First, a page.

Why do you think people litter, and what is the best way to discourage littering in one’s community when there is wide economic disparity?
— Taking Responsibility Around Scraps, Honorably
I get the sense that you’re writing from or about a gentrifying neighborhood, a rich source of tensions in Umbra’s mailbox. And litter itself is such a deeply complex salad of environmental issues!
We can begin with the obvious: the fact that we wouldn’t have so much litter without the production of so many single-use items that need to be disposed of. According to the nonprofit Keep America Beautiful, roadside litter decreased by 61 percent between 1969 and 2009, while the use of plastic packaging increased more than threefold — and accordingly, plastic litter increased by 165 percent. But there’s a plot twist! Keep America Beautiful, which is kind of the national authority on litter, was originally founded by packaging companies in the 1950s to frame waste as an issue of personal rather than corporate responsibility. So that’s the systemic background against which all personal trash-disposal choices take place.
But the ways in which humans deal with trash are enormously complex! Here are two truths: Litter is generally perceived as ugly and unpleasant, and lower-income neighborhoods tend to have more litter. This isn’t, however, because people with less money care less about the cleanliness and beauty of their environment. Wesley Schultz, a social psychologist with California State University of Santa Monica, has spent a lot of time collecting data on why people litter, and the answer doesn’t have to do much with any internal motivation or value system. A more productive question, he says, would be: When do people litter?
Turns out that litter begets more litter. If you see a sidewalk or parklet scattered with cigarette butts and beer cans and chip bags, you’re more likely to toss your own detritus there. The same is true if there’s no trash receptacle nearby.
“When we watch some litter or see a lot of litter, we say, ‘that person doesn’t care,’ or ‘that person has values that don’t align with mine,’” says Schultz. “And that turns out overwhelmingly not to be true. Most people think that littering is wrong; most people want to live in clean environments.”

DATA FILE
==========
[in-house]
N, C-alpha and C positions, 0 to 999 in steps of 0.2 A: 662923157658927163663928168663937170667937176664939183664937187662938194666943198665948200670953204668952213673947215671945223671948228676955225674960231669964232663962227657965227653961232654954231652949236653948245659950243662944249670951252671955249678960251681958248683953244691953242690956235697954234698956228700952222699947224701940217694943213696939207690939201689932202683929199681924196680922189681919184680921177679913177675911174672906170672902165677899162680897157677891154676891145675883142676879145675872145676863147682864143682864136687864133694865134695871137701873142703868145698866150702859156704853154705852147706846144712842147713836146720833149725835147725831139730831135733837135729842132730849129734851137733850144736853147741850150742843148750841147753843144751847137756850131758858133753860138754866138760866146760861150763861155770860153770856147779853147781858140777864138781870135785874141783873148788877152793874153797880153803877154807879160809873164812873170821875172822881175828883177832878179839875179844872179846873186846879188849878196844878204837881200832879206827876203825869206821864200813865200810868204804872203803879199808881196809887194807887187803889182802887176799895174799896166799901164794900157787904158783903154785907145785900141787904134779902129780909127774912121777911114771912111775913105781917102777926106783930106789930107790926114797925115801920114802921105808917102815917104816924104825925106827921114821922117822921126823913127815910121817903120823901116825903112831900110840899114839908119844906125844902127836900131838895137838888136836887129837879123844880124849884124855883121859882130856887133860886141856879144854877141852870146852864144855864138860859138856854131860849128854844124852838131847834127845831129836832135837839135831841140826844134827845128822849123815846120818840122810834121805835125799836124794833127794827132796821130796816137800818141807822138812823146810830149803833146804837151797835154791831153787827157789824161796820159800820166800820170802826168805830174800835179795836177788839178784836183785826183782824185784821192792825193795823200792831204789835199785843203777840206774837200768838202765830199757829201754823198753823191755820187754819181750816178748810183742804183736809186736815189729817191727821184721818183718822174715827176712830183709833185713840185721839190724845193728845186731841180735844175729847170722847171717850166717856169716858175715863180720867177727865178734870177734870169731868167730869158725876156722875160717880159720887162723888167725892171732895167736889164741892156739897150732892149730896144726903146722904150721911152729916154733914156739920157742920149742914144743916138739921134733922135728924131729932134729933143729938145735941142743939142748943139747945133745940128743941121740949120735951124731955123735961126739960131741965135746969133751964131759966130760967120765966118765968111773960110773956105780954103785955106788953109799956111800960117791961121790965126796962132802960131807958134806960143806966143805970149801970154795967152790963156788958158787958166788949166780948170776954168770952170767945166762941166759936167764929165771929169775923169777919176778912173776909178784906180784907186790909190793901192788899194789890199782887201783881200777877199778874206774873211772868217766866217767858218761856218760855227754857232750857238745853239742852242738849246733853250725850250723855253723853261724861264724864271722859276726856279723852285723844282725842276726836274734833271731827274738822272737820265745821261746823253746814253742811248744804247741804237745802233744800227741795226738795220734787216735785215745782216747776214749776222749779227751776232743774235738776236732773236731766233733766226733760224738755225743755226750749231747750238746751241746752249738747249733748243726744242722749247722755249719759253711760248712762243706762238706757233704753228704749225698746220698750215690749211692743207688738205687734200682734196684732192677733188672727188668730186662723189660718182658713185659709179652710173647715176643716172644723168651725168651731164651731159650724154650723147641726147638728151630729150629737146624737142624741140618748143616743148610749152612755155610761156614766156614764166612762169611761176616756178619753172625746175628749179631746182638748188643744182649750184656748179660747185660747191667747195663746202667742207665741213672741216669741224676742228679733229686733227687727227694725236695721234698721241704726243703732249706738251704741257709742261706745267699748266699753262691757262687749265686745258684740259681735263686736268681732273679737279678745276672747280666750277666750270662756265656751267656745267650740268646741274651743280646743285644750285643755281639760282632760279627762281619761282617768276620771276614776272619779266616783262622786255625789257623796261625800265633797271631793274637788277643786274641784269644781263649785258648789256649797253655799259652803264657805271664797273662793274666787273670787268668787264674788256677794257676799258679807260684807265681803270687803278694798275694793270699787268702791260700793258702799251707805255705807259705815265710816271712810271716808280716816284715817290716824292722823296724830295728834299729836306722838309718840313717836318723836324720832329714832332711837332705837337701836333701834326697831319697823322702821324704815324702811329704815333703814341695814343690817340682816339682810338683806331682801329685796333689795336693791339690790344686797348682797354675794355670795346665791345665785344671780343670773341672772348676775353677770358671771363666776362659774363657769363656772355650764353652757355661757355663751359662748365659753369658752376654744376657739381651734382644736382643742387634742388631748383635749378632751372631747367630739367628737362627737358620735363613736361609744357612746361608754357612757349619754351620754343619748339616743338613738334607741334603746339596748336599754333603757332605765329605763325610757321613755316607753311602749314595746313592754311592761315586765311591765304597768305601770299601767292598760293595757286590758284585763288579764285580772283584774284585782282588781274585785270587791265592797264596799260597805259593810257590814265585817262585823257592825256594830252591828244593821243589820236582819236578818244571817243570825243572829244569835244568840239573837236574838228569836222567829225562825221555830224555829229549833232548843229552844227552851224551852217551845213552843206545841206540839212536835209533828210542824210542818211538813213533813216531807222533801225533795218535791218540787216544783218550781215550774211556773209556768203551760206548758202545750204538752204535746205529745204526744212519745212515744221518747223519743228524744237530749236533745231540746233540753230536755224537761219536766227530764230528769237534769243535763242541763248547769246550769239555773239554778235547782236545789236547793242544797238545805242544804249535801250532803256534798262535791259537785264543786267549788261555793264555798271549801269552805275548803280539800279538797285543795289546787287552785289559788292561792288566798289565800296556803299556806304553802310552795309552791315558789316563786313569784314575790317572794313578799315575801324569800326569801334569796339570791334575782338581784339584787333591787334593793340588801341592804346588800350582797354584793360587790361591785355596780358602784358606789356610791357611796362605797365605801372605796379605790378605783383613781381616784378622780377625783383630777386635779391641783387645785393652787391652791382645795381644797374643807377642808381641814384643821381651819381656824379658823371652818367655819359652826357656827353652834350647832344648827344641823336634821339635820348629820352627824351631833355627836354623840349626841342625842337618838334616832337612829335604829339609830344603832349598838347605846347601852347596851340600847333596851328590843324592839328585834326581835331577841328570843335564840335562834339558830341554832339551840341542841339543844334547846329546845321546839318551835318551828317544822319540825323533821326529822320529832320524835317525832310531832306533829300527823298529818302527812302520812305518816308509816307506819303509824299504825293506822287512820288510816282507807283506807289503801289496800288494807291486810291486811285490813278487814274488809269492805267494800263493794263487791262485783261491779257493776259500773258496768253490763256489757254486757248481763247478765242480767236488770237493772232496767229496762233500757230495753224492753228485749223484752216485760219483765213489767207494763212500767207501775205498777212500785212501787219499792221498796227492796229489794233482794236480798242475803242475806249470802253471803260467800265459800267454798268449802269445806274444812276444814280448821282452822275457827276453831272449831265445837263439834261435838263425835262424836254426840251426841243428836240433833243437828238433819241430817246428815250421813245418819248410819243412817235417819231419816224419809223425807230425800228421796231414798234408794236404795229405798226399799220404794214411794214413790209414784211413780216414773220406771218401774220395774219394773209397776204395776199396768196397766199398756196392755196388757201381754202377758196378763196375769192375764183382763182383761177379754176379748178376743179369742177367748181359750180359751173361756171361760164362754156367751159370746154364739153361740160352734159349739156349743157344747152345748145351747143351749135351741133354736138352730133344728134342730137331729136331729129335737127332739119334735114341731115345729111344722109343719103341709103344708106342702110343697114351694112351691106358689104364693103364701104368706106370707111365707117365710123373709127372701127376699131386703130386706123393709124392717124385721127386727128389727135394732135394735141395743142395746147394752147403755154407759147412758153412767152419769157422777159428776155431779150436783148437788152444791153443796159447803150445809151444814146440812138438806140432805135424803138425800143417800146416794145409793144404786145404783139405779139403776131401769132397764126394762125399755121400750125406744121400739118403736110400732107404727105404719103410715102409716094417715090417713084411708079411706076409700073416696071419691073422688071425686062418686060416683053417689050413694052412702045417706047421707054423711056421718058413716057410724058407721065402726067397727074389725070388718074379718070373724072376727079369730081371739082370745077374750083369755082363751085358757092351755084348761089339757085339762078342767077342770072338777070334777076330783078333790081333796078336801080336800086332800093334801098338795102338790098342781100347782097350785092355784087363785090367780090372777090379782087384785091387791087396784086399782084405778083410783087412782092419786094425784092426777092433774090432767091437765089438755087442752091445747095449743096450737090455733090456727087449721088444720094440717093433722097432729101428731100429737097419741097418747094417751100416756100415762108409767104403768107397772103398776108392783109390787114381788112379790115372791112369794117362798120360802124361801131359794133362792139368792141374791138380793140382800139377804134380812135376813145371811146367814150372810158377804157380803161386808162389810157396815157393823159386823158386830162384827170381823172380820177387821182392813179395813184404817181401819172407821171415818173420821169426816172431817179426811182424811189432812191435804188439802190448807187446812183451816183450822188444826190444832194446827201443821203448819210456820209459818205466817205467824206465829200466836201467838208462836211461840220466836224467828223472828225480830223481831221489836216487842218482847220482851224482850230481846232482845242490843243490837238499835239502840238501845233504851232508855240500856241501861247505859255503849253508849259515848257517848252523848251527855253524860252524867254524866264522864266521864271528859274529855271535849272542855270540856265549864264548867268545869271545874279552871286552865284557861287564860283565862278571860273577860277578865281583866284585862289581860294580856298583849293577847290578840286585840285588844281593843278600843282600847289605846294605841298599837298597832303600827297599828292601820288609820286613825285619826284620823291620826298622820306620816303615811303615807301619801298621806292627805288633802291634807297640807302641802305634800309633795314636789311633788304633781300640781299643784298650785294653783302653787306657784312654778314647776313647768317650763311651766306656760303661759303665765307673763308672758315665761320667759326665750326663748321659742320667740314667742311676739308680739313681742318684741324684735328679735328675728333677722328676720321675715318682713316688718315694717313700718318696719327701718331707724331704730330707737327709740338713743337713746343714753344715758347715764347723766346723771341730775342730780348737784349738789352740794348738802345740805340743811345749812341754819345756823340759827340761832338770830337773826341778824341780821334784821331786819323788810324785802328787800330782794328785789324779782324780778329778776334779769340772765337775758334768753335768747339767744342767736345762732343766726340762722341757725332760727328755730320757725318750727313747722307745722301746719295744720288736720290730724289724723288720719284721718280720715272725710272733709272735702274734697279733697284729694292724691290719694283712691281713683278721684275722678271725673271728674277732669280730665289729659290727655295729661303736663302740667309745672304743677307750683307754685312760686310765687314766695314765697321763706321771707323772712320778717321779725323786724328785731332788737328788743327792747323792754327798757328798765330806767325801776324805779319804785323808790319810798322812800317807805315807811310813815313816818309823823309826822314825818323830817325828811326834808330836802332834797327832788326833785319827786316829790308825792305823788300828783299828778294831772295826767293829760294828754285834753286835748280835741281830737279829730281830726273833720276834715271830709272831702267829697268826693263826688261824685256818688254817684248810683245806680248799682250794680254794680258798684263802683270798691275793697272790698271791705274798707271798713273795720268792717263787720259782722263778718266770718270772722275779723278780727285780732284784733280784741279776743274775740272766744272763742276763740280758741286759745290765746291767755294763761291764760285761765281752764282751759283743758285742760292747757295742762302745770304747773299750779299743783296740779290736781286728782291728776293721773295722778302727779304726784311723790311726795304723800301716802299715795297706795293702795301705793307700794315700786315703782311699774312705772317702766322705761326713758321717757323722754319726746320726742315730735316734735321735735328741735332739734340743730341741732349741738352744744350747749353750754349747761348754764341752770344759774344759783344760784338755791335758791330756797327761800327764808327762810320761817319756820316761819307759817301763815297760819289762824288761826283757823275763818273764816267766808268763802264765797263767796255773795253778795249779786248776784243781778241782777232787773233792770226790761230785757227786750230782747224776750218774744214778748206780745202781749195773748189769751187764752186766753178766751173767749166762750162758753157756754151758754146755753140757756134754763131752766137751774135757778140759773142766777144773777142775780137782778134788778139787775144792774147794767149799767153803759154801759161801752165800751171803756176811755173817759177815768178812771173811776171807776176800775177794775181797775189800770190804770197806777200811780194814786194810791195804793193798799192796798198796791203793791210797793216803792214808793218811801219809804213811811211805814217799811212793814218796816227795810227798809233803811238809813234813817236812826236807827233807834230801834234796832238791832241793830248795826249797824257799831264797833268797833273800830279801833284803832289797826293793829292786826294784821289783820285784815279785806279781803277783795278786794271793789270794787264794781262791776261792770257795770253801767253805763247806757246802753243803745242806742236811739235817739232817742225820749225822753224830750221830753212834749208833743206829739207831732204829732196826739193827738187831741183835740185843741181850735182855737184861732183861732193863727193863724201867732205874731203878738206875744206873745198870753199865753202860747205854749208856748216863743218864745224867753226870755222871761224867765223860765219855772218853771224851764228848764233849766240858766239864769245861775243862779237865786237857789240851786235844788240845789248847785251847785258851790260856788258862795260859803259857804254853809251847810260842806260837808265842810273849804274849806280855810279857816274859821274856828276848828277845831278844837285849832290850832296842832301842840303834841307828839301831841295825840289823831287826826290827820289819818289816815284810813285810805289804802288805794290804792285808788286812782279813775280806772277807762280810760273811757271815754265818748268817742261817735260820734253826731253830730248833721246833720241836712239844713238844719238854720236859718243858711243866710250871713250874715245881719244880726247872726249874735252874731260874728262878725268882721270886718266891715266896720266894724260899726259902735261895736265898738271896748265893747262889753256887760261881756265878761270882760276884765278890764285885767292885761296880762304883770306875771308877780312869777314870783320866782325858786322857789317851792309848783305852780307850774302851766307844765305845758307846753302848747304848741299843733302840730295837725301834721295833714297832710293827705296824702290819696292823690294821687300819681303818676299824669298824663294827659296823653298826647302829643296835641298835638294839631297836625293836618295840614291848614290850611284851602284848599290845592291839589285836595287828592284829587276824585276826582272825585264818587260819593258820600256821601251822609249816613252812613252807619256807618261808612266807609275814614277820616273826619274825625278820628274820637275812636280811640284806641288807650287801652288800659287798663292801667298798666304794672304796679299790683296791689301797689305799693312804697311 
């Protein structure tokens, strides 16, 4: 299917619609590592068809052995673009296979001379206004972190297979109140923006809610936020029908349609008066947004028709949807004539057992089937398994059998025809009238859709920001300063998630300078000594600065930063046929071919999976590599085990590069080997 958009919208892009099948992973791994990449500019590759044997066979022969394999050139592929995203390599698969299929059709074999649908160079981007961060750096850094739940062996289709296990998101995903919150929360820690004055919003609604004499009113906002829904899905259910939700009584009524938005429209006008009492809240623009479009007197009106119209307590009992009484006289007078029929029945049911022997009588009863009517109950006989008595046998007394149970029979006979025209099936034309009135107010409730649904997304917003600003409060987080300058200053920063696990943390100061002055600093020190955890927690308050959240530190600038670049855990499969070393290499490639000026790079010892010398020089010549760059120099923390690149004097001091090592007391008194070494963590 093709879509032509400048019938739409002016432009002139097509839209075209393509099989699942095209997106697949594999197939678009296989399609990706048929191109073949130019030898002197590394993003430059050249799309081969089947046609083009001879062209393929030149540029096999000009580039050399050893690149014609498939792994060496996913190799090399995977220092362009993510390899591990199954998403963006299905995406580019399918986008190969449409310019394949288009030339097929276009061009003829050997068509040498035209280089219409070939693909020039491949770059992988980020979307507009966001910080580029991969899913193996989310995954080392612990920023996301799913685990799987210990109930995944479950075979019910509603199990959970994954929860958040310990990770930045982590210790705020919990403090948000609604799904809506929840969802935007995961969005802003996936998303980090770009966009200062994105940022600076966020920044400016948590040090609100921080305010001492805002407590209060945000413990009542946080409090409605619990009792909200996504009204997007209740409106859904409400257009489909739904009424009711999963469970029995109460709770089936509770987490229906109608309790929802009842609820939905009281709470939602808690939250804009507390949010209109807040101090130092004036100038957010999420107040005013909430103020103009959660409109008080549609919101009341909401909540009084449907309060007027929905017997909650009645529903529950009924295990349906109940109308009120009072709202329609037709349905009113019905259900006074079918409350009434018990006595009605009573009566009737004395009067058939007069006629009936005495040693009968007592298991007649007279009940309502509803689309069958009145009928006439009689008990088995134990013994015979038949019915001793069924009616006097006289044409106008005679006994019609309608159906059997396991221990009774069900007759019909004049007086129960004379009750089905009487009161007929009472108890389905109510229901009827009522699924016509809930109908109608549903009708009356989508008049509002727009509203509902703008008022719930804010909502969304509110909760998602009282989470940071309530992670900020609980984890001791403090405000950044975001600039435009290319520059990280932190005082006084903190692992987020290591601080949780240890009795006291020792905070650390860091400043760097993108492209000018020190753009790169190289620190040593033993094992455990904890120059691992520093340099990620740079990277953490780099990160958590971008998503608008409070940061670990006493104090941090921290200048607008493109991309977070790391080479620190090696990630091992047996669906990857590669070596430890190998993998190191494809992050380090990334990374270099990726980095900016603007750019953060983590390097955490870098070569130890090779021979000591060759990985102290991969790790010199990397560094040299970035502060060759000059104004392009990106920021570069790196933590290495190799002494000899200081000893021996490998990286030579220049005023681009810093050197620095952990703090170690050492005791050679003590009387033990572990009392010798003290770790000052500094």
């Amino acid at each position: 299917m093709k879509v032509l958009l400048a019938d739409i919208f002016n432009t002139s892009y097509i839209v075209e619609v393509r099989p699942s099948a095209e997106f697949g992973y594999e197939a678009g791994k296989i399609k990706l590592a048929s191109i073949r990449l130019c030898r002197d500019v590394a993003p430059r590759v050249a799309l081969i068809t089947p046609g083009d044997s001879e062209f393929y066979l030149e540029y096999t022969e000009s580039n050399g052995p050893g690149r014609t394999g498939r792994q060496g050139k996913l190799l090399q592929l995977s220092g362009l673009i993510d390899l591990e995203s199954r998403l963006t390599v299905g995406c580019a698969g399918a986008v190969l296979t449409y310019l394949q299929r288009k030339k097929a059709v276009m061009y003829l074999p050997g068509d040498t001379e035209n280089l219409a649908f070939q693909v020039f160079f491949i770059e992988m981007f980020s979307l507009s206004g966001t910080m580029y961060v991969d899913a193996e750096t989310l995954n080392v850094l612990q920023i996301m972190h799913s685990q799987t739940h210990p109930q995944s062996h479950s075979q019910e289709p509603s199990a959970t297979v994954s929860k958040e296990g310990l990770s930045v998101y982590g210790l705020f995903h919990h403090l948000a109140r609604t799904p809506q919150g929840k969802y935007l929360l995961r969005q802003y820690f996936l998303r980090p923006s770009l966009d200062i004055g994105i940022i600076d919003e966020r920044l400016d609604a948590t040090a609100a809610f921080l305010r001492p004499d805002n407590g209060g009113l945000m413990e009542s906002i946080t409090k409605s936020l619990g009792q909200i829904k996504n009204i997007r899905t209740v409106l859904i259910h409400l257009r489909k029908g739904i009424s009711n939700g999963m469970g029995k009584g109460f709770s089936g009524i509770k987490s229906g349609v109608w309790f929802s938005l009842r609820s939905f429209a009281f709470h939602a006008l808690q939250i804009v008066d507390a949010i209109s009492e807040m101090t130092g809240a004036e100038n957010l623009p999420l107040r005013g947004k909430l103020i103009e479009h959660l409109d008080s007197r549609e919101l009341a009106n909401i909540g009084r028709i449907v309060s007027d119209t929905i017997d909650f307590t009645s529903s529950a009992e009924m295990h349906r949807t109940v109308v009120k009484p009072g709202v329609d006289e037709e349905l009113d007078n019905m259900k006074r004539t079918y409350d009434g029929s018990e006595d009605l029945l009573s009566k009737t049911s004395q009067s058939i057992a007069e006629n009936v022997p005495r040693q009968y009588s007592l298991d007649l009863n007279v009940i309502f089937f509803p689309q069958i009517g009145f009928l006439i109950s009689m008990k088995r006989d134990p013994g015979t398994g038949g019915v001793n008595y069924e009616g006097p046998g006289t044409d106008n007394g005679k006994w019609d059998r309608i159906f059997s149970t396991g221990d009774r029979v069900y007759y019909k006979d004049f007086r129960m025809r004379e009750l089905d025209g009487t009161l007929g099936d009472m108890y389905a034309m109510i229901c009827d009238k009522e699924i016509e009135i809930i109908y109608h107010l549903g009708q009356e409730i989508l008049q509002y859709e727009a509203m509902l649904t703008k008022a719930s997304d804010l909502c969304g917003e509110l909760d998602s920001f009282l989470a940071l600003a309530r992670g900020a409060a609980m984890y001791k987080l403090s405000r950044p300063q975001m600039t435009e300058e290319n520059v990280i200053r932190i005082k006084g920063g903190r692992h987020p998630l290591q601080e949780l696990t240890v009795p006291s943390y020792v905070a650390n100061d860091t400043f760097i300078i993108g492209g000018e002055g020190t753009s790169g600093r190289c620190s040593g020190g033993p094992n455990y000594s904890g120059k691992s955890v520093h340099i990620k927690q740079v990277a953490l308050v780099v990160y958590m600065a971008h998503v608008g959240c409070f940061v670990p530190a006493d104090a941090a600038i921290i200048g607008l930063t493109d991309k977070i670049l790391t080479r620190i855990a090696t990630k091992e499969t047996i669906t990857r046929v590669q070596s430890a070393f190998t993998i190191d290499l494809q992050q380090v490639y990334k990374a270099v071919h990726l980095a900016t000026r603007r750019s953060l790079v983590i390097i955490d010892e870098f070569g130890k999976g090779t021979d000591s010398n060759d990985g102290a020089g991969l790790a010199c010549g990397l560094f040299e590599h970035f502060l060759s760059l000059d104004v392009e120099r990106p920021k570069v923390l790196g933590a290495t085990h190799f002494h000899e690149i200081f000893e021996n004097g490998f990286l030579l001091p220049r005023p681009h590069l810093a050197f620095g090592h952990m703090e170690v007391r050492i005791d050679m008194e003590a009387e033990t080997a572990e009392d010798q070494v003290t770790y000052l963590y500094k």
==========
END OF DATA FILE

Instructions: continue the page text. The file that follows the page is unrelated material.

So you can see how there’s kind of a vicious cycle: Pre-existing litter inspires the idea that no one really cares how a certain area looks, so why bother keeping it clean, leading to more litter. There’s a clear corollary here in how we treat low-income neighborhoods on a society-wide scale: They are the sites of garbage incinerators, polluting industrial operations, and straight-up illegal dumping. If some company or entity is coming into your neighborhood and dumping or spewing hazardous waste everywhere, stray cigarette butts will probably seem like the least of your problems.
There’s an interesting tidbit that I found in an analysis of roadside litter in the state of Pennsylvania. More than half of all roadside litter was found to have been thrown from cars by drivers, and arterial roads and highways carry a greater concentration of litter per mile than local roads, which suggests a greater tendency to litter in a place that you’re simply passing through than in one that you call home. In the case of the Brooklyn neighborhood of Bushwick, for example, the rush of outsider revelers to new bars and restaurants created a whole bunch of new street trash — an instance of the gentrification process making a neighborhood dirtier!